Editorial: Scandal signals reform is a must at City Hall

The fallout from the City Hall bribery scandal that erupted on Sept. 6 with the admission of guilt from former city worker John Lynch intensified this week.

Lynch, who until recently had worked in a variety of City Hall jobs starting with the Kevin White administration, took $50,000 to use his “influence” to lobby a Zoning Board of Appeal member to approve a permit extension for a condo project in South Boston.

According to US Attorney Andrew Lelling’s account, Lynch has admitted to the crime and agreed to do up to five years in prison for it. That’s a long stretch, which indicates that there may be more to come as Lelling continues his probe.

But even if there are no more charges or plea deals, make no mistake: It’s the most serious crisis of the Walsh era. The administration’s response —to date—indicates that they know things have to be handled without ambiguity.

William ‘Buddy’ Christopher, a close aide to Mayor Walsh who continues to be a respected member of his administration, began a leave of absence last Friday. A private architect before joining Walsh’s cabinet in 2014, Christopher did work for Lynch in his earlier career.

Over the weekend, Craig Galvin resigned from his seat on the Zoning Board of Appeal. A Dorchester realtor who has served on the ZBA since 2016 in a seat specifically reserved for a realtor, he reportedly was the ZBA member who made a motion that led to a favorable outcome for the developer who is said to have paid off Lynch. Since the charges against Lynch were made public by Lelling’s office, a series of reports in the Boston Globe have detailed a prior business relationship between Galvin and Lynch.

It’s important to note that neither Galvin nor Christopher— who until recently ran the city’s Inspectional Services Division (ISD)— have been charged with any criminal wrongdoing in the matter.

The Zoning Board met this week on Tuesday, despite calls from some observers for a suspension of business until the investigation concludes and more dramatic reform is executed. To his credit, Walsh immediately ordered a review of the ZBA by the Boston law firm Sullivan & Worcester. The mayor has promised a “comprehensive review beginning with the rules and regulations in place that dictate how the ZBA conducts business on behalf of the residents of Boston, and those with matters before the board.”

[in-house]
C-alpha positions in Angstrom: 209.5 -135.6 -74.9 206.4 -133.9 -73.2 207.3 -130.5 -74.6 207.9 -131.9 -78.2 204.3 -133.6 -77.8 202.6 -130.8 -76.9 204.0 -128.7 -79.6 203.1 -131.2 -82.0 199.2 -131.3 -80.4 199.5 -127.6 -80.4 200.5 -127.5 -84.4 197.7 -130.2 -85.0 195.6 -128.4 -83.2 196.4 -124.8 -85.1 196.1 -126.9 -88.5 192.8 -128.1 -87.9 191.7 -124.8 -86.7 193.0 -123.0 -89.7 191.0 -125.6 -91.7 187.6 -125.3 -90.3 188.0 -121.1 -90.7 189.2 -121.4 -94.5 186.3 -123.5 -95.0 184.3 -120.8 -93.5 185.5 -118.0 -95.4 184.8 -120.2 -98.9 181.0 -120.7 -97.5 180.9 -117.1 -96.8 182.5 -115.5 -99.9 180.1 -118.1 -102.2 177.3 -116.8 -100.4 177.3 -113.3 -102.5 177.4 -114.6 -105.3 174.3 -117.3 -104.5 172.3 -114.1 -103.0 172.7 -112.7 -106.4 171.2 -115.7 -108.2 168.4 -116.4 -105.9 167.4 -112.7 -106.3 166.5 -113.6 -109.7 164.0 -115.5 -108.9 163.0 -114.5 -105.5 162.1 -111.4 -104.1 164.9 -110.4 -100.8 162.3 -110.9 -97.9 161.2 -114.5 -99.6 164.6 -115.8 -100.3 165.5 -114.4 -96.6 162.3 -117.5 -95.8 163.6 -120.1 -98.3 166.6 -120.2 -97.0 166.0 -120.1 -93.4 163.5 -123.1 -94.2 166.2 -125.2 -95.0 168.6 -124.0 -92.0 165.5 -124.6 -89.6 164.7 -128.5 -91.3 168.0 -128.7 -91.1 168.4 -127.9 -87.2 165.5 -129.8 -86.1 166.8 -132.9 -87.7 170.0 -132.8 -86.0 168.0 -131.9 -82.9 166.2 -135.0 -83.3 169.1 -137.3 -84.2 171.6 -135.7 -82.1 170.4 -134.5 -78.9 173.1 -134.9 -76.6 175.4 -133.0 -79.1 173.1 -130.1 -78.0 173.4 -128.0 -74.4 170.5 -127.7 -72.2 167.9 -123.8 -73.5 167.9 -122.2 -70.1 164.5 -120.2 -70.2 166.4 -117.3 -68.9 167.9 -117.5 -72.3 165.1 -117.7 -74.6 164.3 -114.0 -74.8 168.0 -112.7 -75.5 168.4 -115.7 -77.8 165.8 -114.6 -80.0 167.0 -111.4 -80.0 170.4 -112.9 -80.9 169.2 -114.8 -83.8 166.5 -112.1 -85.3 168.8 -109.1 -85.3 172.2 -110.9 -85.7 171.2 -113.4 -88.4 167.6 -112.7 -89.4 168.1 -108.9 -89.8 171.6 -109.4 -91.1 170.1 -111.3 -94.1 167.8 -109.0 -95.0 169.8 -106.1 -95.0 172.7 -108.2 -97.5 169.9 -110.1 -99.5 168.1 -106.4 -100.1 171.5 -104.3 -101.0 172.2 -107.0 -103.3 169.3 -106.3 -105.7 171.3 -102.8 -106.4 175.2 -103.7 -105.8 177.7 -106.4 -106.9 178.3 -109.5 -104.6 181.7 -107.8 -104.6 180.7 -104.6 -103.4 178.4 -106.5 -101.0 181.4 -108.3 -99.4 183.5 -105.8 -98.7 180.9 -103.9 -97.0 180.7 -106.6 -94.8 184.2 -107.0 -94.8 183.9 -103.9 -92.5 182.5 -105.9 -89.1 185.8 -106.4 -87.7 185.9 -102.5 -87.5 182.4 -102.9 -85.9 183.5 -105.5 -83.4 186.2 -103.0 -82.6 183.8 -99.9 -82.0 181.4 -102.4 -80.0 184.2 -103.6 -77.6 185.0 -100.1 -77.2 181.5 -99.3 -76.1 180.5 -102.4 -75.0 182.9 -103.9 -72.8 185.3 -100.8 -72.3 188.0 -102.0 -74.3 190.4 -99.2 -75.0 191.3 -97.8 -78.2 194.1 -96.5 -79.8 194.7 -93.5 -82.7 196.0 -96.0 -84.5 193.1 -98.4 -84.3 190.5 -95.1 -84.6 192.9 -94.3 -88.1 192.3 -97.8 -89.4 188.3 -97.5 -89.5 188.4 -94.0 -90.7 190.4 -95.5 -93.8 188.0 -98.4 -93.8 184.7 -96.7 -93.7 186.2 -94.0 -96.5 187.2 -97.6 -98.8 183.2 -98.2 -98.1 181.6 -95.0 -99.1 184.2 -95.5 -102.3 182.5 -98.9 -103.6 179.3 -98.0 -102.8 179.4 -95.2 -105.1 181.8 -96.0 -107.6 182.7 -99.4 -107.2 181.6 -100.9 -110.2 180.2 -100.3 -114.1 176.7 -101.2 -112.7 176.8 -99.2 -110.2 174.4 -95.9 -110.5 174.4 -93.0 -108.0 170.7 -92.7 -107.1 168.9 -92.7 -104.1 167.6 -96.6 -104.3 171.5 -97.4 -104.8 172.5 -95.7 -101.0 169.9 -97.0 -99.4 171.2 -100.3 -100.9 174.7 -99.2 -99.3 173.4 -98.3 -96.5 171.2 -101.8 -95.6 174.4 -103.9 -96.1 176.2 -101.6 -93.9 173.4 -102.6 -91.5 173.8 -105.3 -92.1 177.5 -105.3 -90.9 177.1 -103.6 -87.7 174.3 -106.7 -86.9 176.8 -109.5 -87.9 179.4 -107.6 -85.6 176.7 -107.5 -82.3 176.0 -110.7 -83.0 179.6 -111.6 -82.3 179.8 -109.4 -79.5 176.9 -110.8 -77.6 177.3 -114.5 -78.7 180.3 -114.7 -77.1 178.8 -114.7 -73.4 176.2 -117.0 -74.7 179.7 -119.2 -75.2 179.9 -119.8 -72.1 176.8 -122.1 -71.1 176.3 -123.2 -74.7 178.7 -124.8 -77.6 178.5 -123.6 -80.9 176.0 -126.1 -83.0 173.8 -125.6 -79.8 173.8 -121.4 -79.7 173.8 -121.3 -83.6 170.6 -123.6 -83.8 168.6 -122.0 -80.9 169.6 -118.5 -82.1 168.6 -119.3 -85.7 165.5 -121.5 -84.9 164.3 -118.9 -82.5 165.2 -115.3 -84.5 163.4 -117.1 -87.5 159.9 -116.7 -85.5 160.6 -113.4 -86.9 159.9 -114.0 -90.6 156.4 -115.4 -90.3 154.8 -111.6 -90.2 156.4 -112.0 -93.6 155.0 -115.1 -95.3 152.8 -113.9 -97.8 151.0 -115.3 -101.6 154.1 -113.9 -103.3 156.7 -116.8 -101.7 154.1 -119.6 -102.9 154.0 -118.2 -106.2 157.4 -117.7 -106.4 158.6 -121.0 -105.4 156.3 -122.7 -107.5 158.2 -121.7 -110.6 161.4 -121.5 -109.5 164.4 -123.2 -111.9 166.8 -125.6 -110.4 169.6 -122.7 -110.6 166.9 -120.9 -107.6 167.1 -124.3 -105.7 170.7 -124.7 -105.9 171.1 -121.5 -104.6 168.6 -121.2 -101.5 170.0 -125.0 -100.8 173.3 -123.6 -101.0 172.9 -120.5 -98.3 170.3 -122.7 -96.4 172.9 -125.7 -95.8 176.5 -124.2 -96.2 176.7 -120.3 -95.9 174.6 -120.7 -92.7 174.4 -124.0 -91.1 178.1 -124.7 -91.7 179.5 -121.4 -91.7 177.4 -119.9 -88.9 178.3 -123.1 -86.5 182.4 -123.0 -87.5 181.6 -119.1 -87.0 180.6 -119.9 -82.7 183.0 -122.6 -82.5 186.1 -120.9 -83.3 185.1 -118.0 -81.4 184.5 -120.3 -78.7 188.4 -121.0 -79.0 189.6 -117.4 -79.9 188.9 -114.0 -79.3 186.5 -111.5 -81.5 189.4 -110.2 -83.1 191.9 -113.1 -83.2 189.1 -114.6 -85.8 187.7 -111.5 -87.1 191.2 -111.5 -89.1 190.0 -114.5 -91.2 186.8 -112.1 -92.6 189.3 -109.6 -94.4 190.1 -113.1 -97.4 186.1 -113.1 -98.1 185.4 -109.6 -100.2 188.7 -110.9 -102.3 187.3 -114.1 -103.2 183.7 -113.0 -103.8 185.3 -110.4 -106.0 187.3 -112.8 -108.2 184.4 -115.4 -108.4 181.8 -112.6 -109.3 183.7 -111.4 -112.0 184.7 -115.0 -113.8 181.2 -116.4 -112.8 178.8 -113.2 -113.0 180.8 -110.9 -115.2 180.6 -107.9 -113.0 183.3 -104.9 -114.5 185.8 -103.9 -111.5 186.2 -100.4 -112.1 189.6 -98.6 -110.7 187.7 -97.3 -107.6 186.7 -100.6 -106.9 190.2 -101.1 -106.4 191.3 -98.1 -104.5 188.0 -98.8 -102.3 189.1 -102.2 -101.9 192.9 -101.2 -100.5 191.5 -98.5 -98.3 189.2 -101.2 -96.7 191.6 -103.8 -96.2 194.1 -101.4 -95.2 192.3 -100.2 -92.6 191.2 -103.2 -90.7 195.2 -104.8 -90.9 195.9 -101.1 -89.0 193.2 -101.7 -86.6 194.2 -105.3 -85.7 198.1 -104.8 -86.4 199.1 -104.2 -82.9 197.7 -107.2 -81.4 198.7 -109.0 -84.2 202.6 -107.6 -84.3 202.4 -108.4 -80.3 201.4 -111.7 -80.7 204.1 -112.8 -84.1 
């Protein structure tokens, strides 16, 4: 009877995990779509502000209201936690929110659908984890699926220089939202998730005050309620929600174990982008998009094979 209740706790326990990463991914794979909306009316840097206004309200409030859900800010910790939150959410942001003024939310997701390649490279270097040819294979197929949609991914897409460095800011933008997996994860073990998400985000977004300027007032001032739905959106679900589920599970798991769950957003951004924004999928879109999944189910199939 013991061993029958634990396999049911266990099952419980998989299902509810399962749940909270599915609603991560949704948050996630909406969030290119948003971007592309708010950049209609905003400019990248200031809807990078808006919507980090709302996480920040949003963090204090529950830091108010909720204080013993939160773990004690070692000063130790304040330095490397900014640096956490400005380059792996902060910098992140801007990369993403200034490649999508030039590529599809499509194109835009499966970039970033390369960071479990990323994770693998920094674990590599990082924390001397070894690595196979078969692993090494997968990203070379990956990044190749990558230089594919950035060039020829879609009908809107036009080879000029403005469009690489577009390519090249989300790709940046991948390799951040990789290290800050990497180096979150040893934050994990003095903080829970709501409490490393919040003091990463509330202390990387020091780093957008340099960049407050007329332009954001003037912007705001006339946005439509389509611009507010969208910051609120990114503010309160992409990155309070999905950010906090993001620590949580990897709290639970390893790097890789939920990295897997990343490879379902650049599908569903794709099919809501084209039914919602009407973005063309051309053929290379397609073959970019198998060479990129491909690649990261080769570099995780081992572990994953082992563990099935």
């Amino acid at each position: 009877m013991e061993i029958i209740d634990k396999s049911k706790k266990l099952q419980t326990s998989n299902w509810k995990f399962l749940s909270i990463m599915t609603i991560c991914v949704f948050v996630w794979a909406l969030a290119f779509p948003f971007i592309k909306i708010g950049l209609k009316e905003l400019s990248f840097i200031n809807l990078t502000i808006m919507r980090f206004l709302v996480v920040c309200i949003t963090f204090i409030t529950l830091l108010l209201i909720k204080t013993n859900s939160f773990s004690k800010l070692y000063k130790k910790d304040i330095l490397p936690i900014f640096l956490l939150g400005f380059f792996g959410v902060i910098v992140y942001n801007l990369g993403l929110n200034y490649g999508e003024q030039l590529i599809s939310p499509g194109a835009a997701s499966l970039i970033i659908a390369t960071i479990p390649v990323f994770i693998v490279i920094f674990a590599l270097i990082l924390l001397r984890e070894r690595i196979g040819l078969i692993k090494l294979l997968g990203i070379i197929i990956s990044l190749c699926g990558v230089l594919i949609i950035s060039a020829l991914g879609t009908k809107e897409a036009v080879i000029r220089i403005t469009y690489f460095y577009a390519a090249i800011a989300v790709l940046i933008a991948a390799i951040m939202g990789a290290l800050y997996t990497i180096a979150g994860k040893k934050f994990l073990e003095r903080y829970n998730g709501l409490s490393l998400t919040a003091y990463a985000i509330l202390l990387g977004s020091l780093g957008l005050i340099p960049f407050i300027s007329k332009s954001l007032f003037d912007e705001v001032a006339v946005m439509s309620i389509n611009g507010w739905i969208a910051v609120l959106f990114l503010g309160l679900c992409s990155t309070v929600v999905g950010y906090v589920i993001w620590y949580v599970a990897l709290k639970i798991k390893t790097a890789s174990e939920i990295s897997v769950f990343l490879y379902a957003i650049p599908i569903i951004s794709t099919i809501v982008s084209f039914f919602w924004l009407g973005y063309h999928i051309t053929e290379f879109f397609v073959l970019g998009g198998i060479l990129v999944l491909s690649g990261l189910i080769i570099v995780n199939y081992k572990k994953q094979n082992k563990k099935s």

The mayor is not alone in seeking a more long-term remedy. City Council President Andrea Campbell on Tuesday proposed the creation of a new Inspector General – a Boston IG – who would police city government and, in her words, “root out corruption.” In the past, that has been the purview of the state. But, Campbell has a good argument. Many other big cities in the US have one. And, seeking outside counsel to probe internal city matters on a case-by-case basis seems unwieldly.

Walsh is said to be irate— and he should be. He’s probably also confounded, as many observers are, about why a vote on a routine ZBA permit extension has led to such naked public corruption.

If there’s an upside, perhaps looking deeply into the matter will lead to reforms that seem obvious to casual observers. The ZBA is composed of an unpaid group of appointees who are faced with an onslaught of weekly business, ranging from small-bore requests to enlarge an outdoor deck to approving variances for skyscrapers. It’s a torrent of work in a booming city. The board is mandated by state law to include certain members by profession, which is why there is a dedicated seat for a realtor— a dynamic that seems like a bad idea on its face. The potential for conflicts of interests— and recusals that could also hamper efficient reviews— is around every bend.

At the end of the day, and for better or for worse, this could be a defining moment for the Walsh administration.

–Bill Forry